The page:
A morning at Hope

These are just a few impressions of my experience this weekend when Bill and I spent a morning outside the Hope Clinic for Women, as part of the Peaceful Presence program of the Missouri Coalition for Religious Choice. We were there to support the patients and counter the protestors, who that morning came in three flavors. Stage left was a small group that seemed to be having some sort of open-air Catholic mass. Their lovely framed art of Mary and Jesus (I assume) contrasted oddly with their Cardinals attire and American flag folding chairs, as if they were at some sort of religious sporting event. They prayed loudly but did not yell at anyone that I could tell. The center stage crew had an RV, several large dismembered-late-term-fetus posters, and a boombox playing Christian soft rock—it was a rather soothing song, especially for early morning, but unfortunately they played the same song on continual loop for two hours. I was sure it would be stuck in my head for a week, but since the only word I could understand was “Jesus,” that hasn’t happened. Stage right was the sidewalk preaching corner. There were two preachers who took turns, one from the black church tradition, one from the AA witnessing tradition. Stylistically, I preferred the former, though the personal story of the latter was more interesting. I was glad to hear that his belief in Jesus had helped him stop drinking and taking drugs, but I still don’t get how that led to his intense need to harangue young women who were already probably having one of the hardest days of their lives.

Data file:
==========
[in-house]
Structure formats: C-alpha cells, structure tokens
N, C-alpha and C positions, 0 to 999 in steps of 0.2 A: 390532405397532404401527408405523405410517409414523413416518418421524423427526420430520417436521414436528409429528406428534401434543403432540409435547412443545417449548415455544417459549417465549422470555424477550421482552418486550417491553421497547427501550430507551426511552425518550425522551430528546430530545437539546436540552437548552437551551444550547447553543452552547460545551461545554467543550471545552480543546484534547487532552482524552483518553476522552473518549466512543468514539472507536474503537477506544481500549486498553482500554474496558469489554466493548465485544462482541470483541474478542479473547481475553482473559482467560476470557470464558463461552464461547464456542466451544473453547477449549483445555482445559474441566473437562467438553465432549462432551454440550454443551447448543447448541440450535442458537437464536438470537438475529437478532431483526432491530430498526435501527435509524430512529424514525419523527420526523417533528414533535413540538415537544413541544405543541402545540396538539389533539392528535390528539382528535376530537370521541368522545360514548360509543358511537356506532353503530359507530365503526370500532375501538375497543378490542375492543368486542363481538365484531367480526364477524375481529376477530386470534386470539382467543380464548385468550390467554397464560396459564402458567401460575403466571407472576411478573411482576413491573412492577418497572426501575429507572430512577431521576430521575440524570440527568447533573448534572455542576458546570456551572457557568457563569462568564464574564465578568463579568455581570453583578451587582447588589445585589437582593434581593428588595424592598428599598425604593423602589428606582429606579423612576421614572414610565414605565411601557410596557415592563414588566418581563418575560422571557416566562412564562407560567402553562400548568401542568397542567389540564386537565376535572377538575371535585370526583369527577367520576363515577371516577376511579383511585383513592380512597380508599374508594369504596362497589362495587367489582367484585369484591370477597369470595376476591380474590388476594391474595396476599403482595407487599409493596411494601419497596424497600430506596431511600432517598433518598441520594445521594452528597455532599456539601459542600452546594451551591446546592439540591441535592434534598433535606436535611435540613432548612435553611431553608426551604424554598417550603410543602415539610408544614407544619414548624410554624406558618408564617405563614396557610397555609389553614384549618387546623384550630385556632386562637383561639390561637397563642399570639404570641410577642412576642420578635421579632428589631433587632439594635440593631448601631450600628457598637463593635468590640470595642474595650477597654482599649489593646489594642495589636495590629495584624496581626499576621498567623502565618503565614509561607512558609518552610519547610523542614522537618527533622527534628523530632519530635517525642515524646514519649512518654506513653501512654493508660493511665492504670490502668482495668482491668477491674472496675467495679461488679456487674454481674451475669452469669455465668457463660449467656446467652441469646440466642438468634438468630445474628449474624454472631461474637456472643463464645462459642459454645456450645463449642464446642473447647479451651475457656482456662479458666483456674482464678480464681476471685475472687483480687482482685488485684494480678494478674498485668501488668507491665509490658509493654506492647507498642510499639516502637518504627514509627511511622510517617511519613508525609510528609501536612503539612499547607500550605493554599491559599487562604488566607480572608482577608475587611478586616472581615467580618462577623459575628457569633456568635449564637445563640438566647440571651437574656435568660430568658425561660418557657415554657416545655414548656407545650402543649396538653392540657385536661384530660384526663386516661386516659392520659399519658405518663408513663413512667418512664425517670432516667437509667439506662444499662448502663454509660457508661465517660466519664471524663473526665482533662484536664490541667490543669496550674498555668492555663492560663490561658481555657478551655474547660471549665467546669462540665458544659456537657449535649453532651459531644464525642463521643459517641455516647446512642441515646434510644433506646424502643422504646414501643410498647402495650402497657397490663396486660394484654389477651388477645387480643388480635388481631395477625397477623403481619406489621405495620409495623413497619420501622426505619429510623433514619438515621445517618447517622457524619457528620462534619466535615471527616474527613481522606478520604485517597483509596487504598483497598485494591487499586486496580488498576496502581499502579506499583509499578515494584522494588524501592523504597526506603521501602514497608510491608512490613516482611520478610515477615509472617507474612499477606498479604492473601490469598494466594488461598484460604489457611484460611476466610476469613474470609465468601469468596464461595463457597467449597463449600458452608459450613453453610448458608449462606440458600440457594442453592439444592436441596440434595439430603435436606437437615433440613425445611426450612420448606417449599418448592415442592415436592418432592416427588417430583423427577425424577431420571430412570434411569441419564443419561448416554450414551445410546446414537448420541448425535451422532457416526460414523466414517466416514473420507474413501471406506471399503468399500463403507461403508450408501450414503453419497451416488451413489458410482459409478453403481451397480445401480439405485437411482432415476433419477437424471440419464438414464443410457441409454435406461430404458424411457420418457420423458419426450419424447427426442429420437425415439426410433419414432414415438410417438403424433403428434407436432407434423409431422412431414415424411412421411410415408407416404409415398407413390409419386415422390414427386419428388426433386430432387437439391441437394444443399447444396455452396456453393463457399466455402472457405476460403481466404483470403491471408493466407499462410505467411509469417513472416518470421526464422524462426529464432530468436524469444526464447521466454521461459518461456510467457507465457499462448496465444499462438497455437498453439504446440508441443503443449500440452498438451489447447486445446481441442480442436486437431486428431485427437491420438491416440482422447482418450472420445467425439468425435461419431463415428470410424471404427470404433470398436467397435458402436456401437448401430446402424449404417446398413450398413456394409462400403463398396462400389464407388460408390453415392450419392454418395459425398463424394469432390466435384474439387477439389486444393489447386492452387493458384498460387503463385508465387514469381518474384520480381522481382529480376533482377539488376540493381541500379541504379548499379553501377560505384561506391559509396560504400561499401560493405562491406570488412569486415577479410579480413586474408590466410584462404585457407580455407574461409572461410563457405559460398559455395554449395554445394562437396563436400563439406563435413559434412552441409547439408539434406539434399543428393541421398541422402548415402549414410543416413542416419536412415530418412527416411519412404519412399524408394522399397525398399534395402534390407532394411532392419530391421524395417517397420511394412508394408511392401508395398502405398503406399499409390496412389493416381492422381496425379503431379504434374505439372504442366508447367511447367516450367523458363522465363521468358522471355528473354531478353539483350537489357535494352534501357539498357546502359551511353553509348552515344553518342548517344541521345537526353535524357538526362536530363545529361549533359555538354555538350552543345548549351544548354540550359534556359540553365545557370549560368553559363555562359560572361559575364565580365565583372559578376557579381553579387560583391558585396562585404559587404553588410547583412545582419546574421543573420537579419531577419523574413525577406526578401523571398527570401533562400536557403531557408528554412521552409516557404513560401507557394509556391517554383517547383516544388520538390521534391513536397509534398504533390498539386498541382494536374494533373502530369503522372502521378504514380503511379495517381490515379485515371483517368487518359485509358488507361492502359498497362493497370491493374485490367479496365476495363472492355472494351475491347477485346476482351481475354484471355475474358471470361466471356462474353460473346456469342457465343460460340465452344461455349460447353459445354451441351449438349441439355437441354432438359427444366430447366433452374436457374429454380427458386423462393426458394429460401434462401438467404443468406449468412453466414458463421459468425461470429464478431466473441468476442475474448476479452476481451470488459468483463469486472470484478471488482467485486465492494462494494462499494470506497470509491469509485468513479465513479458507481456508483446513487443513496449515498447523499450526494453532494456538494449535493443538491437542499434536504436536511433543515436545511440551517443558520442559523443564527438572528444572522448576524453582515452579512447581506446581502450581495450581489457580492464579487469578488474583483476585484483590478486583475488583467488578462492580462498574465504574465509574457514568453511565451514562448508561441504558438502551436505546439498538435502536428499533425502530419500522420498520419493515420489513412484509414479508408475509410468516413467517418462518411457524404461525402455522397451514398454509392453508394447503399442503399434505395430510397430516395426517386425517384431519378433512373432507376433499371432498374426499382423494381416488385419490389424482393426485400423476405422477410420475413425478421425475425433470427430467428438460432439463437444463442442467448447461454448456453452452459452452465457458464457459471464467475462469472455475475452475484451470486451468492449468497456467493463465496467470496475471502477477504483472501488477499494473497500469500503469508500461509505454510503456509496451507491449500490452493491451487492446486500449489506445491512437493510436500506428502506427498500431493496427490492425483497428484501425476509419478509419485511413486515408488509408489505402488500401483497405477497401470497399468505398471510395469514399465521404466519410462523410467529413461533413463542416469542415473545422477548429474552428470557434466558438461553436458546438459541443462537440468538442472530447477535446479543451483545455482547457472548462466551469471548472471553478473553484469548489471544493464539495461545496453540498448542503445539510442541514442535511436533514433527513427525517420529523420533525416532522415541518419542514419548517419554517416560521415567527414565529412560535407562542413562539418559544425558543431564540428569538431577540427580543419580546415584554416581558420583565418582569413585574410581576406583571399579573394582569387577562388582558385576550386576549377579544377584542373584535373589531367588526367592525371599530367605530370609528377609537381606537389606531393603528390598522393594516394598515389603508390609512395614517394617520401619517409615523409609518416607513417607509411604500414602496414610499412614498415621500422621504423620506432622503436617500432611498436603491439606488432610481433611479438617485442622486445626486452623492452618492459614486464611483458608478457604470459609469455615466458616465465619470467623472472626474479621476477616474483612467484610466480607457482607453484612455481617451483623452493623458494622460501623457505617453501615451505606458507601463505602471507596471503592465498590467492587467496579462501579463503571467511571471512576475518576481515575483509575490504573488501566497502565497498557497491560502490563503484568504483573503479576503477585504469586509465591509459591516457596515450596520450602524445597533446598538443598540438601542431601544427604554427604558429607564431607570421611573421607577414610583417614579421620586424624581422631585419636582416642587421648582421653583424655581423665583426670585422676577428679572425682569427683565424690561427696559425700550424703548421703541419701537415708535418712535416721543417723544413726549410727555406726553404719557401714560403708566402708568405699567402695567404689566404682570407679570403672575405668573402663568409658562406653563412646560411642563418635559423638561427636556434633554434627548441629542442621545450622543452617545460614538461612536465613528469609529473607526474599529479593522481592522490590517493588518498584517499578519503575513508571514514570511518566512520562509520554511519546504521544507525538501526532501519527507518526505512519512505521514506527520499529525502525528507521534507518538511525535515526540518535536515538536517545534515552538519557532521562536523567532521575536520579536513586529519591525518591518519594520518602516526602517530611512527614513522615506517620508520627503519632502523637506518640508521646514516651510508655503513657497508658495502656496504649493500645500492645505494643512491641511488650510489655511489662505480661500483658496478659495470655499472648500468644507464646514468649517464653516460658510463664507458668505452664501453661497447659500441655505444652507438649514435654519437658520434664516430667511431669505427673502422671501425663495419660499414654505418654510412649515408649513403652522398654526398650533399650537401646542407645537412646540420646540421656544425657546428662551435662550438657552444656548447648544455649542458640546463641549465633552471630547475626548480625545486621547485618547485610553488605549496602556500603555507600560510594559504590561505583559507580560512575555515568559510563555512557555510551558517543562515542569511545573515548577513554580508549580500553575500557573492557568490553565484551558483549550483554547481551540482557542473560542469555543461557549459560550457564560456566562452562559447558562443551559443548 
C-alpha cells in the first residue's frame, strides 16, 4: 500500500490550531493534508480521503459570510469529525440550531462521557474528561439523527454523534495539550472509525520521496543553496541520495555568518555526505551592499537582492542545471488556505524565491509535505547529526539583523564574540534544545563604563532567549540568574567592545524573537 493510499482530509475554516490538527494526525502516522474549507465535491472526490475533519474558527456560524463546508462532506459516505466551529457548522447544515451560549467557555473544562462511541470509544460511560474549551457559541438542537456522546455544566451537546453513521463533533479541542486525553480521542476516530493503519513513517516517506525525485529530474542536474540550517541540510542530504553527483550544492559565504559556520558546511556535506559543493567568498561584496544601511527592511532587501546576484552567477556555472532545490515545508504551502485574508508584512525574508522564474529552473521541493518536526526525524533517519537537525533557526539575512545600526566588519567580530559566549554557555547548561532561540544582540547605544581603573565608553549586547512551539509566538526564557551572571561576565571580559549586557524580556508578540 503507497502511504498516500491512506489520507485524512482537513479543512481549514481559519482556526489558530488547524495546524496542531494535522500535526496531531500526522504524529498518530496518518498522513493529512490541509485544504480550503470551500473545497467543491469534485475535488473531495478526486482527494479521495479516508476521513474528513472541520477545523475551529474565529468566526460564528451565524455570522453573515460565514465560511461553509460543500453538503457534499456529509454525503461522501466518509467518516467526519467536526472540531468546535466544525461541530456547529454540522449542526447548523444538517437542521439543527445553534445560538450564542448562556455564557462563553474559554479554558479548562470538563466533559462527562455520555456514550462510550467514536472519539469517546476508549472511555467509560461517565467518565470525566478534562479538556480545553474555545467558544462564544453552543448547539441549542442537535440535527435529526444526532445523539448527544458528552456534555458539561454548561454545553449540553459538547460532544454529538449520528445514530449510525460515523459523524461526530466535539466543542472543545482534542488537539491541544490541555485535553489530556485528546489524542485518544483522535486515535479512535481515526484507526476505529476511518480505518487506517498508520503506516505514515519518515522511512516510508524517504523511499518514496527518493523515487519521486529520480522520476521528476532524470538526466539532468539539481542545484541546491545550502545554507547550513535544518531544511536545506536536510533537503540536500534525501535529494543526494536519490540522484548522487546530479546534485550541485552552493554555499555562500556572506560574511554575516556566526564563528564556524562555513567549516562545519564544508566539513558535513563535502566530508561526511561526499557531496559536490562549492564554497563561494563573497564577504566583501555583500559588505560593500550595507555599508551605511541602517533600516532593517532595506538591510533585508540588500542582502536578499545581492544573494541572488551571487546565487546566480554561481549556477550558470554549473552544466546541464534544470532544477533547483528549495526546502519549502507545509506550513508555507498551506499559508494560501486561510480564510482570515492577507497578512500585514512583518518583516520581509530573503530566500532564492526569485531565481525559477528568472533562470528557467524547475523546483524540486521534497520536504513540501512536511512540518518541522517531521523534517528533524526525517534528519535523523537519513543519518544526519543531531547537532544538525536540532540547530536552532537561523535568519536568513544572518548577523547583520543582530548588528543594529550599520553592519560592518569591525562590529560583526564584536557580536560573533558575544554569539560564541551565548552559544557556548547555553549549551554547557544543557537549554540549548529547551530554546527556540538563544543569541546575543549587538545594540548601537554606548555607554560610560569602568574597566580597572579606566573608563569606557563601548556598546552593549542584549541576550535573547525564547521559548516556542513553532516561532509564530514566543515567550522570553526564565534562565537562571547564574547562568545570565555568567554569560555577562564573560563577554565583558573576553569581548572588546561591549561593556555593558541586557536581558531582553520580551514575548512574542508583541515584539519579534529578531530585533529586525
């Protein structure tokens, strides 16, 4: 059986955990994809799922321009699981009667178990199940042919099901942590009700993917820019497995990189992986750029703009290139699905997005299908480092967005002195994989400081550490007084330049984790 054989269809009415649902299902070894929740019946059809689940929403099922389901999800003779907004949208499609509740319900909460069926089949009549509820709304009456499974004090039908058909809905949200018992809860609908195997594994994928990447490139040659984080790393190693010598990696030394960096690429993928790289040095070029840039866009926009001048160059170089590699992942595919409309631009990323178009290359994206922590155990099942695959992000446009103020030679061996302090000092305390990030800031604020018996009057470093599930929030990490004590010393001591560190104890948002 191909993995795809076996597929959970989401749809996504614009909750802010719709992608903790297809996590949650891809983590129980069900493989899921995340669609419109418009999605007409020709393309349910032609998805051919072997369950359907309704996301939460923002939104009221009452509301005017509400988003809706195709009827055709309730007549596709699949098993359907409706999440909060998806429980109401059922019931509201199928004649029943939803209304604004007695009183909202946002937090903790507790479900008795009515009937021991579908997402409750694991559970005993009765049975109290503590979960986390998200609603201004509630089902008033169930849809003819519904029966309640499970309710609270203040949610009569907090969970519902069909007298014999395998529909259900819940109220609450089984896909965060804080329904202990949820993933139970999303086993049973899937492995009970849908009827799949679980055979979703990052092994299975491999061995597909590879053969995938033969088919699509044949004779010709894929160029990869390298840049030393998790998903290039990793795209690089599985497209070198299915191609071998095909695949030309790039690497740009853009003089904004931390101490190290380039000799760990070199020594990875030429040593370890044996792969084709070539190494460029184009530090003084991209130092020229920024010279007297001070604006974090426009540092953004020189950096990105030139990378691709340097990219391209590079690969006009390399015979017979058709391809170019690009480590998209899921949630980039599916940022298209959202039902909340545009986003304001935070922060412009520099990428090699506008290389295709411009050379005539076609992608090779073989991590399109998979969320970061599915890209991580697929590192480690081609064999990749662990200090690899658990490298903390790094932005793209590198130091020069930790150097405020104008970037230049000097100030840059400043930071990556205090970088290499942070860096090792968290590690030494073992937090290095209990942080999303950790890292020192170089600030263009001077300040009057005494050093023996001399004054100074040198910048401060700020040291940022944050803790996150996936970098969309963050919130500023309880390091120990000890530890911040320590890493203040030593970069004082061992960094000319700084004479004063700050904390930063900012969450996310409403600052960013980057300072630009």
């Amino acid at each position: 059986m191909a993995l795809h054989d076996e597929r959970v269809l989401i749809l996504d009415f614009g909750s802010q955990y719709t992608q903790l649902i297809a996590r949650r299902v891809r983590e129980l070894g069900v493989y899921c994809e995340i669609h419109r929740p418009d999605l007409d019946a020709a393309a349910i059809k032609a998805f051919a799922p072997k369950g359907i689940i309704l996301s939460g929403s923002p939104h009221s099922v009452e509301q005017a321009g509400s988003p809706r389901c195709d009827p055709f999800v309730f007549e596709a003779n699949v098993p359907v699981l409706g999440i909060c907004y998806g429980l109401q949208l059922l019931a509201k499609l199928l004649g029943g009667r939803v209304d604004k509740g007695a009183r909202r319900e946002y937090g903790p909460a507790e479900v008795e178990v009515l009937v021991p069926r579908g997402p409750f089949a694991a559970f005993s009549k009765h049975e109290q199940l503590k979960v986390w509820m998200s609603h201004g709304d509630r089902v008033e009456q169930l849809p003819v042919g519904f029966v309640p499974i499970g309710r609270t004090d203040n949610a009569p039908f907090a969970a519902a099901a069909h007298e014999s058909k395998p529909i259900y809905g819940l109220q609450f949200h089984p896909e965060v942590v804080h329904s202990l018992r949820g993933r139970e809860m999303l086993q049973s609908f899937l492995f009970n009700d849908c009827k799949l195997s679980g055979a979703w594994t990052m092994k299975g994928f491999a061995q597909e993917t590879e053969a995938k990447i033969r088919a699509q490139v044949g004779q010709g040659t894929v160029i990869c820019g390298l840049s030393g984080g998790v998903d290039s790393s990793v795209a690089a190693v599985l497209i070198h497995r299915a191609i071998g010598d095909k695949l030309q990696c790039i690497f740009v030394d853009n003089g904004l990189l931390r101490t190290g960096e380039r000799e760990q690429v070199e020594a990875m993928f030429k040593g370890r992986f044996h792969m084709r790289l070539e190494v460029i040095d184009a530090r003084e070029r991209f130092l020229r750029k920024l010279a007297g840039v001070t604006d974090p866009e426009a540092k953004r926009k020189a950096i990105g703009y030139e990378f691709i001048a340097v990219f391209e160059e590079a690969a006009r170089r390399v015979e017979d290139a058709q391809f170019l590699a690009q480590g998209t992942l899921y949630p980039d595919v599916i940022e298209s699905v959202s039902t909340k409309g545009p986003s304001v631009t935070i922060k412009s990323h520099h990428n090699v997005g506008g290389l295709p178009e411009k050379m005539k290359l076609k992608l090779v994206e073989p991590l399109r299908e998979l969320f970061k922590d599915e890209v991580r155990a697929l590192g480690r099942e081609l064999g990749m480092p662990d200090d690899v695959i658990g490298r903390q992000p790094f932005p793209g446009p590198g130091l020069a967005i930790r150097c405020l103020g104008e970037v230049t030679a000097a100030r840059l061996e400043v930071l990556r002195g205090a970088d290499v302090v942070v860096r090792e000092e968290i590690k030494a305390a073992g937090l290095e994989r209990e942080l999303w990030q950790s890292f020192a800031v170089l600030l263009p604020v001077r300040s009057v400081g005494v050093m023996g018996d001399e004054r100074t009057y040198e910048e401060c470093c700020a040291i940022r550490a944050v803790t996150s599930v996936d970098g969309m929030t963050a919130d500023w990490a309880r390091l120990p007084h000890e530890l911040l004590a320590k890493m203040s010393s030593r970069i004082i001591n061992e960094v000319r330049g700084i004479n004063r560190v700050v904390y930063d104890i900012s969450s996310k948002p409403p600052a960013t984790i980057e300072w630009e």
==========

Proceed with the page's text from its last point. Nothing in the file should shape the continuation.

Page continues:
Overall, it was a very easy morning for us; I felt ashamed that it had taken me so long to volunteer. It’s a little hard on the knees, to stand around for a couple hours with a sign (I had a specialized one that said “Abortion can be an ethical choice”—Thanks, Allison!), and at one point an odd-acting man was a reminder that some protestors actually try to kill people at clinics, but the guards had their eye on him. A few of the protestors muttered or shouted at us, but their assumptions and understanding of life is so radically different it was almost like being addressed in a foreign language. It was a pleasure to meet the other peaceful presences, including several seminary students (who took issue with the certainty of the protestors that Jesus was on their side). . . . The group of us supporting the young women entering the clinic seemed to include a lot more women, and women of childbearing age, than the protestor groups. Go figure.